Body metaphors have served throughout the ages as tropic representations of the human condition – be it social, governmental, spiritual or otherwise. From the biblical “body of Christ” to the “long arm of the law,” metaphors of the body have provided, and continue to provide, rhetorical imagery to discourse.
For centuries, the figure commonly known as the cigar store Indian has stood as a commonly accepted trope in American cultural imagery, a mute metaphorical representation of American Indian nations and their relationship to the dominant Euro-American culture. The image of the cigar store Indian accurately represents the dress and appearance of only a limited number of Indigenous American nations, and only as members of those nations appeared in past historical eras. However, it now stands, quite literally, as a stereotypical representation of all of the varied American Indian nations.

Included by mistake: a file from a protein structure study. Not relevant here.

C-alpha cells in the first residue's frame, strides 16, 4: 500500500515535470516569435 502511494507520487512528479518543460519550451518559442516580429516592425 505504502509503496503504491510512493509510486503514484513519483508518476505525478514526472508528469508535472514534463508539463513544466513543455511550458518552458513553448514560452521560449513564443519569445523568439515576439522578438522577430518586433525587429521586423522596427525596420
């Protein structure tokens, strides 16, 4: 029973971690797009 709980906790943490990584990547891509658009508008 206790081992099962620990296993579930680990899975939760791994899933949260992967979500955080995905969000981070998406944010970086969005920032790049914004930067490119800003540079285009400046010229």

In this essay, I will discuss the cigar store Indian, as that image is presented through both Euro-American and American Indian discourse. I will argue that the cigar store Indian serves, not only as a metaphorical representation of the silencing of indigenous voices in the creation of imagery representing American Indian nations, but also as a site of empowerment discourse for contemporary American Indians.
|Keywords:||Indian, Indigenous, Cigar, Native, Native, Sovereignty, Imagery|
Doctoral Student, Communication Studies, University of Kansas, Lawrence, Kansas, USA